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Personal-Finance Apps Fade On Disk, Flourish On the Web

Today's column may look a little familiar to regular readers. In it, I try out the same three Web-based personal-finance applications--Mint, Quicken Online and Wesabe--that I tested last May.


Why return to this topic so soon? Since last spring, three things have changed. First, these three applications have all seen considerable improvements since then (though covering their upgrades left no room to assess such competitors as Geezeo, Thrive and Yodlee MoneyCenter--the latter being the consumer product of the Redwood City, Calif., company that provides back-end services for many of these Web applications). Second, traditional, disk-based personal-finance programs now look a lot weaker, what with Microsoft shelving its Money software and Intuit delaying (yes, again) the next Mac version of Quicken.

Third, I've realized how much I despise keeping my financial records the old-fashioned way in my own copy of Quicken for Mac. I never manage to keep all my accounts reconciled; when I do get around to it, the only things I discover are that my bank's records were right all along and that the empty feeling of pseudo-accomplishment I get after a successful reconciliation fades even faster than it did the last time. I need to get out of this program.

Yes, even if I have to store my bank-account passwords on somebody else's site. I've decided I can live with that--just as I'm OK with using Web-based applications to do my taxes. These companies appear to be taking the right steps to protect their users' data. Their lack of money-transfer features or even a way to see those saved account passwords means that in the event of your account getting hacked, you'd have relatively little at stake.

And even if you never use one of these money-management sites, your financial privacy isn't assured anyway: Everybody raise your hands if you've gotten an apologetic letter from a store, a government office or a school after it lost a disk or a laptop with your personal data onboard.

So now that I've decided to fire Quicken, where do I go next? After doing this review, I'm looking at either Mint or Quicken Online. (I like Wesabe's openness as a company, and I like what its users have done to make the site work better--see the manual they've combined to write--but it doesn't connect to enough of my own accounts.) My choice between those two will depend largely on their ability to roll out their next batch of promised updates, since each site lacks some features I'd like to have; for example, Mint's lack of pending-transaction support and manual bill-due alerts bother me, while I'd like to see Quicken Online allow for transaction splits and sub-categories. So I'll have to follow their blogs carefully.

Plus, I still need to figure out what to do with my old Quicken records. I don't want to keep the program around just to see how much I made in 2005. I may just export the most useful data, such as my income history and spending breakdowns, into a spreadsheet format. If you've recently emigrated from Quicken or Money, I'd like to hear your tips.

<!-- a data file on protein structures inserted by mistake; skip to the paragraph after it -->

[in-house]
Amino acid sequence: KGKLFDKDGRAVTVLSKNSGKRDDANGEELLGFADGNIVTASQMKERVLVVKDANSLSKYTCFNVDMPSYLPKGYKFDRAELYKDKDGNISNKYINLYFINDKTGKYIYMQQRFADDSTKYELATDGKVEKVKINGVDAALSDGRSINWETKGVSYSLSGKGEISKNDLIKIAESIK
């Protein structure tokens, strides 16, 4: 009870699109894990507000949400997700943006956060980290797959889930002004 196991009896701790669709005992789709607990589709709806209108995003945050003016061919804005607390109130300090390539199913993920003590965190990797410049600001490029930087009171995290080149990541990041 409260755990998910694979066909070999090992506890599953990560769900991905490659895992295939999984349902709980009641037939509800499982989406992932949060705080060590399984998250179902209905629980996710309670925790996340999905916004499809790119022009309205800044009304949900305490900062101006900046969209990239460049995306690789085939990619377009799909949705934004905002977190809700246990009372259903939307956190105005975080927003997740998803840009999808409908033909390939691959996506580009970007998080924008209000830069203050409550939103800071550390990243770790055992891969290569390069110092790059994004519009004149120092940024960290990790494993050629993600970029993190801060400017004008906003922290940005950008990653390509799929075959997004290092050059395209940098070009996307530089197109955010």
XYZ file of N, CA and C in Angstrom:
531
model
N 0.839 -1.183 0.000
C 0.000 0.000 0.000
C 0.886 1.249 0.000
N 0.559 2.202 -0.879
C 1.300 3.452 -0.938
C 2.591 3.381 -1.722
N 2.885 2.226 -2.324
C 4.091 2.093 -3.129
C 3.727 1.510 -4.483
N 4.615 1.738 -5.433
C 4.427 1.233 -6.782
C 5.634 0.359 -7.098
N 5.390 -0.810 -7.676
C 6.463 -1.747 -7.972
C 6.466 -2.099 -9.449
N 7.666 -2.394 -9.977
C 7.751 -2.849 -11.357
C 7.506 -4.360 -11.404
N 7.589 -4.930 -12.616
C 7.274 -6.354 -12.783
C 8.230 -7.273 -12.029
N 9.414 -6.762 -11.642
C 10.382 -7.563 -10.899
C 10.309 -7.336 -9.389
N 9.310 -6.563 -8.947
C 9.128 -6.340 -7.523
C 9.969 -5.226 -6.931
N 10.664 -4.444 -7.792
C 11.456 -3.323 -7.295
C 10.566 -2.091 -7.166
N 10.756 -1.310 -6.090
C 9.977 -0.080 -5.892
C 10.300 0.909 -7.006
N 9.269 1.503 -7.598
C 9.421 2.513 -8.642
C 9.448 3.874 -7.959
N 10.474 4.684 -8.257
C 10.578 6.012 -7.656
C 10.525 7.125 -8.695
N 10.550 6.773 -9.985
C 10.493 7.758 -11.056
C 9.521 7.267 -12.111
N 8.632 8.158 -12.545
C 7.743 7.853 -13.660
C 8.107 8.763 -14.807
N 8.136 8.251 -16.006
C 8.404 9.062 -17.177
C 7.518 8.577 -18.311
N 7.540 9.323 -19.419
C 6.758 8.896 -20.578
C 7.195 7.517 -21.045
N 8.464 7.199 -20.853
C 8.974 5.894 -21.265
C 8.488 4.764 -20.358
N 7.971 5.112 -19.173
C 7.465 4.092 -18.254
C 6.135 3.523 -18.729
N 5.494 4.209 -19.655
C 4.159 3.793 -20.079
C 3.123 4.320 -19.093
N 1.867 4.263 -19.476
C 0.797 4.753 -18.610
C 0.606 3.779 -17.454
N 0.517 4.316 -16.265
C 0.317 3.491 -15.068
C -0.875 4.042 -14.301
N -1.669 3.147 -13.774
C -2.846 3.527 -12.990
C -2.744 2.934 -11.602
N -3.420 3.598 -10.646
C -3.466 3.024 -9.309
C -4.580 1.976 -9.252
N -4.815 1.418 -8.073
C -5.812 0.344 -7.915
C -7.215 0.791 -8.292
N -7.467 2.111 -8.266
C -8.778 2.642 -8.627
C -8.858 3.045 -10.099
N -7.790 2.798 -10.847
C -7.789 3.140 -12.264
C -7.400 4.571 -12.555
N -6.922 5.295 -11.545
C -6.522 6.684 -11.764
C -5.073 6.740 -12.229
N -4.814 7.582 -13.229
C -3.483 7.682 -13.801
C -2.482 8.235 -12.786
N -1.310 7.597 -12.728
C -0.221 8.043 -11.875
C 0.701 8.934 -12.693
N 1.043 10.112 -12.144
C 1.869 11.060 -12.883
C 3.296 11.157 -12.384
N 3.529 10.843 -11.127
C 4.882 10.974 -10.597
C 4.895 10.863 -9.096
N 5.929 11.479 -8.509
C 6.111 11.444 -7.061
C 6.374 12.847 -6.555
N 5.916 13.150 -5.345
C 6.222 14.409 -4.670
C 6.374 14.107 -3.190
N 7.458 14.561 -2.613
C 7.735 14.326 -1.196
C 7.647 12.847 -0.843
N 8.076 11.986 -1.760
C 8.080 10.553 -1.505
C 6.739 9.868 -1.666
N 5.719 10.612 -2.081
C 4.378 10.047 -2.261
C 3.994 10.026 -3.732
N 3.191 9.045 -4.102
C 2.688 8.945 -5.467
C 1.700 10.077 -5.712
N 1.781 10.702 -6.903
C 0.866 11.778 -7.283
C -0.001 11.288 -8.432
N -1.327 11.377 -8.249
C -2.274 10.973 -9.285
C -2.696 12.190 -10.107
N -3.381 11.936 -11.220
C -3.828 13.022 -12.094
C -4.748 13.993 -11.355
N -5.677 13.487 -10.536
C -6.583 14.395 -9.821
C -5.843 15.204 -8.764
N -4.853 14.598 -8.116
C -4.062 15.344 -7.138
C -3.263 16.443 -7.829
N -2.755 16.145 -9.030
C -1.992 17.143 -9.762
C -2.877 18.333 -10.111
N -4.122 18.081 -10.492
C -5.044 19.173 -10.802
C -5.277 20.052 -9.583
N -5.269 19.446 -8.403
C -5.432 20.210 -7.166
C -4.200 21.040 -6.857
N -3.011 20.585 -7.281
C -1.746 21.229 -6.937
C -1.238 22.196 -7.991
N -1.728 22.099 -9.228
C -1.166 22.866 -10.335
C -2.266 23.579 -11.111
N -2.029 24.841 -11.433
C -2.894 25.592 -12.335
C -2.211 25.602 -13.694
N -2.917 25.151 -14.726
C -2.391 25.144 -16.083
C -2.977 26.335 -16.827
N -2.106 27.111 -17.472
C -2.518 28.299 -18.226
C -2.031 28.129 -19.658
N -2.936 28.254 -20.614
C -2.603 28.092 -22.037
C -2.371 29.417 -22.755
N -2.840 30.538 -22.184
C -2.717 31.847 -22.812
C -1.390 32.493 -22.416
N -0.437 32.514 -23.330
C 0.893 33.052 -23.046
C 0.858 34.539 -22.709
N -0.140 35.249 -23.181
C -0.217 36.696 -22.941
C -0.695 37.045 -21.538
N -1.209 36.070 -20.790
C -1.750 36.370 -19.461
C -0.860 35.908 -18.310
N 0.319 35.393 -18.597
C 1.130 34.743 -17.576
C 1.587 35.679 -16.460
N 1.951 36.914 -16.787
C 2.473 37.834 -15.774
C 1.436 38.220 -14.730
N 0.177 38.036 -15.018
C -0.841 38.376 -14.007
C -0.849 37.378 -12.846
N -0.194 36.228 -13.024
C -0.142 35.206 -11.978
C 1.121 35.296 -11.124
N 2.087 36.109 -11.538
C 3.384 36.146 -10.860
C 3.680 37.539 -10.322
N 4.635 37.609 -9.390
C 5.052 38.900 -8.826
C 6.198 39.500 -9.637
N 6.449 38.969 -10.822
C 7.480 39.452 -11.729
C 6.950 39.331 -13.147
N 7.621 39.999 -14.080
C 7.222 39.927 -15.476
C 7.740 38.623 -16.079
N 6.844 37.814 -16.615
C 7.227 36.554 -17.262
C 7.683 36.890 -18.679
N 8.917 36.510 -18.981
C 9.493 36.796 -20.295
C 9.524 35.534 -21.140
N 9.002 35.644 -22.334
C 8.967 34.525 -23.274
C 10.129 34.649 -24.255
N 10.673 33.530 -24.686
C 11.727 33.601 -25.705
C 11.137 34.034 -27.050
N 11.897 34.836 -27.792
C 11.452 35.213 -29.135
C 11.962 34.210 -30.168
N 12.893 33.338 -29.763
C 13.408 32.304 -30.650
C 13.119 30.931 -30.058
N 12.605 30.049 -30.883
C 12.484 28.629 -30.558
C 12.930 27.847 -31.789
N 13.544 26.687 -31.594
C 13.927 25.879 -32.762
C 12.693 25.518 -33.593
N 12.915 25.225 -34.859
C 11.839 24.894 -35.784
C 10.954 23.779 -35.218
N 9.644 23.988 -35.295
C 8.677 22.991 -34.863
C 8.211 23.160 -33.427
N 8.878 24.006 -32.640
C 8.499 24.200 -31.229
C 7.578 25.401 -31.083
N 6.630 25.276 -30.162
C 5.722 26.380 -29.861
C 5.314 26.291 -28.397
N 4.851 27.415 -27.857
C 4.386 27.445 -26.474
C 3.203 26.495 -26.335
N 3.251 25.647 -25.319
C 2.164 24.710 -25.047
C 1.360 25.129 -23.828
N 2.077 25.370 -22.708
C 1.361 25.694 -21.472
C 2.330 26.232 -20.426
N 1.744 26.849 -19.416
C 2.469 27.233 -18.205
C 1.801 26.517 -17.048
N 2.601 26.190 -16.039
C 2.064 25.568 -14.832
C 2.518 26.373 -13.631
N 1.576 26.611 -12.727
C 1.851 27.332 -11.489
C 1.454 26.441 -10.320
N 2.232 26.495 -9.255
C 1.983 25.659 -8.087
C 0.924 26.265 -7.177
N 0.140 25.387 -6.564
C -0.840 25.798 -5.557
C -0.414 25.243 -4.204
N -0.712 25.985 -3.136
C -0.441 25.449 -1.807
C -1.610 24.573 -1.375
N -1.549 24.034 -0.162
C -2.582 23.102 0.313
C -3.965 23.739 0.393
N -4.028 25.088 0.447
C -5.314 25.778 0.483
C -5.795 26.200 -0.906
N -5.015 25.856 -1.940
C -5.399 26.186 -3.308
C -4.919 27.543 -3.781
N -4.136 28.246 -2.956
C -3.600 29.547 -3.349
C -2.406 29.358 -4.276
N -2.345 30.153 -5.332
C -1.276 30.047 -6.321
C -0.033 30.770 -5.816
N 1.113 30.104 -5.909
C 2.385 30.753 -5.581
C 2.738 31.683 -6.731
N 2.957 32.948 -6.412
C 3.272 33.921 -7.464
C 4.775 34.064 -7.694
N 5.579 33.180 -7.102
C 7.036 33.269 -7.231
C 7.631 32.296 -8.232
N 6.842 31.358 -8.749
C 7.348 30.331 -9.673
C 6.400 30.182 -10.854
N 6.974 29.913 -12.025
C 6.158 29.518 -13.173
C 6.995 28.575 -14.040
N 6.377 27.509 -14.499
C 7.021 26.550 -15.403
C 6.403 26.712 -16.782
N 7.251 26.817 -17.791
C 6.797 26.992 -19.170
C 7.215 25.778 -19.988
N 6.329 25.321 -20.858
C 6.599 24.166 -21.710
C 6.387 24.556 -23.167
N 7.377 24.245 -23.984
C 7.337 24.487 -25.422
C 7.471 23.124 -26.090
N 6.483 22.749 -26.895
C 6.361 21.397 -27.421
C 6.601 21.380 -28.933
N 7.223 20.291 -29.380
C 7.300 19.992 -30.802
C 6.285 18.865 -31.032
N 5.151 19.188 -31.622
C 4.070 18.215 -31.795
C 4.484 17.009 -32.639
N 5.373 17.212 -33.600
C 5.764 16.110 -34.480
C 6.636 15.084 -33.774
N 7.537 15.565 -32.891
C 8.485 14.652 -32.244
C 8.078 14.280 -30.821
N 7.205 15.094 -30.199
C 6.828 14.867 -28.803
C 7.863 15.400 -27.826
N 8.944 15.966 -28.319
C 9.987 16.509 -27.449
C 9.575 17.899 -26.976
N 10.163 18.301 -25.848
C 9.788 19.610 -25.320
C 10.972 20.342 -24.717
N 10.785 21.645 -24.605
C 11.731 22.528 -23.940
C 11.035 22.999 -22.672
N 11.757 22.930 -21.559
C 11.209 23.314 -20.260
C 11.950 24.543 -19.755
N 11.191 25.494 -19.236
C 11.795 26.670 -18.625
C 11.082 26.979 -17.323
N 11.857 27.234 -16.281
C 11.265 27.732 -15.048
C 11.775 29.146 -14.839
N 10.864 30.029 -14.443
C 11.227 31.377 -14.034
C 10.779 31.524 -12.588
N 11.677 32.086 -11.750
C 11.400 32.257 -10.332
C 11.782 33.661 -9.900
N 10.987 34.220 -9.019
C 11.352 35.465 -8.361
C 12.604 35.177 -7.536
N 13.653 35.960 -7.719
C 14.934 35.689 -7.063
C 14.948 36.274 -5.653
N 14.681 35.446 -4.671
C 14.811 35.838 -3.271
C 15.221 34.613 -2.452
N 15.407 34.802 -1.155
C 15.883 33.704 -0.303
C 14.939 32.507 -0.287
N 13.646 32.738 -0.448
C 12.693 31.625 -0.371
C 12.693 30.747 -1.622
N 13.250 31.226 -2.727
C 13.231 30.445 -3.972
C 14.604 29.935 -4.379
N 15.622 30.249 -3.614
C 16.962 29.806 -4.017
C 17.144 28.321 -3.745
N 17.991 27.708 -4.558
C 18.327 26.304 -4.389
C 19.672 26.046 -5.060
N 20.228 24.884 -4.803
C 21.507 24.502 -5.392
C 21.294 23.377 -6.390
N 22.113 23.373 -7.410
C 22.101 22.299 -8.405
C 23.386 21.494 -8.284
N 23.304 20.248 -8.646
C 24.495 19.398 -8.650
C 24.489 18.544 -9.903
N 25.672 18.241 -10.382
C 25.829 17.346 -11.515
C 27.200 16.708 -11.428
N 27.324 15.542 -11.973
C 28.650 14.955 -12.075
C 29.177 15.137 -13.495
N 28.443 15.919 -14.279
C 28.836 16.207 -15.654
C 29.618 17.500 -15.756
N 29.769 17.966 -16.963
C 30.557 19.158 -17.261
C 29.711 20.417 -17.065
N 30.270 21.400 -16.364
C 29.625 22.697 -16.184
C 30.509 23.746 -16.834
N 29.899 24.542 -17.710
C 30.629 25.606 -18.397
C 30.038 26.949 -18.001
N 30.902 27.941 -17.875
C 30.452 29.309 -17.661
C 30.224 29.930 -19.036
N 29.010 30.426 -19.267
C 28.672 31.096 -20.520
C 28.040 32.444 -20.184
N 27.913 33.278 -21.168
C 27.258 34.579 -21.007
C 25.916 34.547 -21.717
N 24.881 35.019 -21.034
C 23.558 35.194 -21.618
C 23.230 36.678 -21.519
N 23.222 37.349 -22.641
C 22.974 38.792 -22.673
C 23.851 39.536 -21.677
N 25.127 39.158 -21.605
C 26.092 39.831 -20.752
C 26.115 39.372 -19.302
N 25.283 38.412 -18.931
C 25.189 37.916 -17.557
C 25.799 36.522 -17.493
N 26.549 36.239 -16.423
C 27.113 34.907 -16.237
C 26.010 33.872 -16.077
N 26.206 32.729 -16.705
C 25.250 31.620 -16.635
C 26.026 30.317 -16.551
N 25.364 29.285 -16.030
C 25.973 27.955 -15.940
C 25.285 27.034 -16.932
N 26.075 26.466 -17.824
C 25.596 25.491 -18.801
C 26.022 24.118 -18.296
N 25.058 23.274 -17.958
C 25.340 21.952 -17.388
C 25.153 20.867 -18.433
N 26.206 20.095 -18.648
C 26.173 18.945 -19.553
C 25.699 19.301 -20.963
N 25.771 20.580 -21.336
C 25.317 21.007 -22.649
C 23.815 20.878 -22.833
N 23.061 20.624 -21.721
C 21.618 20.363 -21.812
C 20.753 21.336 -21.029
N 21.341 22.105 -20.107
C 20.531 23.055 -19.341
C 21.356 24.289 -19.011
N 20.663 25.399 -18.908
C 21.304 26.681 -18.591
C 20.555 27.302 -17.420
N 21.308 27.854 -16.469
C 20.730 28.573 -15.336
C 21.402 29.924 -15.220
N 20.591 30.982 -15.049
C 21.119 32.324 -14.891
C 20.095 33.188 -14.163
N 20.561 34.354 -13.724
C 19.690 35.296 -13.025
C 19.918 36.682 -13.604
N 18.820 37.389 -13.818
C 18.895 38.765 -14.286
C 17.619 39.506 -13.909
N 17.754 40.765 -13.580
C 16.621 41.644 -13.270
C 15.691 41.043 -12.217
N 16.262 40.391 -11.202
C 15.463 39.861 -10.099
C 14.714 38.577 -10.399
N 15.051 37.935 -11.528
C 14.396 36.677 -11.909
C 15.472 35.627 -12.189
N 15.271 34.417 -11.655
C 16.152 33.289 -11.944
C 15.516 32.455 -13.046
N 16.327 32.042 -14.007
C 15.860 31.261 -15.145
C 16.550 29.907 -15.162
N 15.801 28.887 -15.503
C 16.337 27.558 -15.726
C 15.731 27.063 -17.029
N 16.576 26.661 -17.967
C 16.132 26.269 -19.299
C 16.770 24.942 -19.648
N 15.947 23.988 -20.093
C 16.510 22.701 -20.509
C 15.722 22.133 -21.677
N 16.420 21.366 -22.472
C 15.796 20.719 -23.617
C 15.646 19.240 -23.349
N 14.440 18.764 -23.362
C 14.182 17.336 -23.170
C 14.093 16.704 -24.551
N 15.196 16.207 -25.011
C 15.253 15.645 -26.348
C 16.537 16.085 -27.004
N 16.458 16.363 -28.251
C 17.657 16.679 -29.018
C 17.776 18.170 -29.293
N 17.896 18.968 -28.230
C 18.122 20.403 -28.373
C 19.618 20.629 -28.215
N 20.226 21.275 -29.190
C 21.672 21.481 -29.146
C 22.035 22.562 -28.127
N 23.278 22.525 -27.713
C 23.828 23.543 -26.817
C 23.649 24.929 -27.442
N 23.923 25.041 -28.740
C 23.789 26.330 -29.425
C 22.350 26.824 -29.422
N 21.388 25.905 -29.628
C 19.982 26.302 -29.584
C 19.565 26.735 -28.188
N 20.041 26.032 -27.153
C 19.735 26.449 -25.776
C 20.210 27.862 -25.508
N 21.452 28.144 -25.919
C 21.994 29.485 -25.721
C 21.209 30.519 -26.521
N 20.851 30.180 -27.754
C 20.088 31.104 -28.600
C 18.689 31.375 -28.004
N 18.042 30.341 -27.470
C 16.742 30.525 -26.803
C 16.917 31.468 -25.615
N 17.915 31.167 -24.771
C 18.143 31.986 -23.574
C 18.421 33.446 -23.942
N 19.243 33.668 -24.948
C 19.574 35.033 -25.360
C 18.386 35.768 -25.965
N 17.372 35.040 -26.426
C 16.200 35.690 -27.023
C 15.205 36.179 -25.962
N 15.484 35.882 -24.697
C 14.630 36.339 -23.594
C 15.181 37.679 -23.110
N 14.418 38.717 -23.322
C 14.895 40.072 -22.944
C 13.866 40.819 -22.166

I'd also like to hear from people who have used a Web-based personal-finance application for more than six months or so. How has it changed your own money management? What tips would you offer to somebody just starting that transition?

By Rob Pegoraro  |  July 17, 2009; 12:25 PM ET
Categories:  Productivity  
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Looking for experiences with this as well. I'm using soon to be sunset-ted MS Money to track as well as Pay bills.

Am I to assume that these online providers can track only, and I have to pay through my existing checking account? Or do they manage bill paying as well?

Posted by: JkR- | July 17, 2009 2:26 PM | Report abuse

I've been using Mint for almost 2 years now and I love it for its simplicity and "memory" when it comes to editing and tagging similar transactions. Mint does a great job tracking spending, but I'd like to see them do more to integrate the tracking of overall cash flow and total net worth. That said, I haven't found an online account yet that I can't set up through Mint. I have various student loan, 401K, brokerage, checking, and savings accounts all under one roof and all updated automatically. It's just so so so so so much easier than MS Money and Quicken and the like.

Posted by: HoyaParanoia | July 17, 2009 2:29 PM | Report abuse

I have two computers. The older one, running Office 97, is not attached to the Internet, nor has it ever been. I keep my day to day financials in EXCEL, backed up every so often to a flash drive.
Every spring the flash drive is plugged into my big computer and I use EXCEL and Acrobat to do my taxes. So far it has worked and my old computer has not been hacked.

Posted by: lrmc623 | July 17, 2009 2:31 PM | Report abuse

Well, I think lrmc has found the solution. If only I could keep those damn hackers out of my computer.

Posted by: HoyaParanoia | July 17, 2009 3:08 PM | Report abuse

Hmm, I'm still pretty happy with an old version of Quicken. And I actually like having my records going back to 2003. I can't tell you how often I use it to find the name of a repair company or some other contractor that I used a long time ago (if it wasn't an expensive job, I might not have the paperwork anymore), or to check the name of a restaurant I liked on a past trip, or to see how certain costs have varied over the years, and so on. I also appreciate the process of reconciling my accounts (which doesn't take much time) -- it makes me focus on (1) my spending and (2) any errors or discrepancies (I've found that restaurants are often sloppy with totals on credit card bills).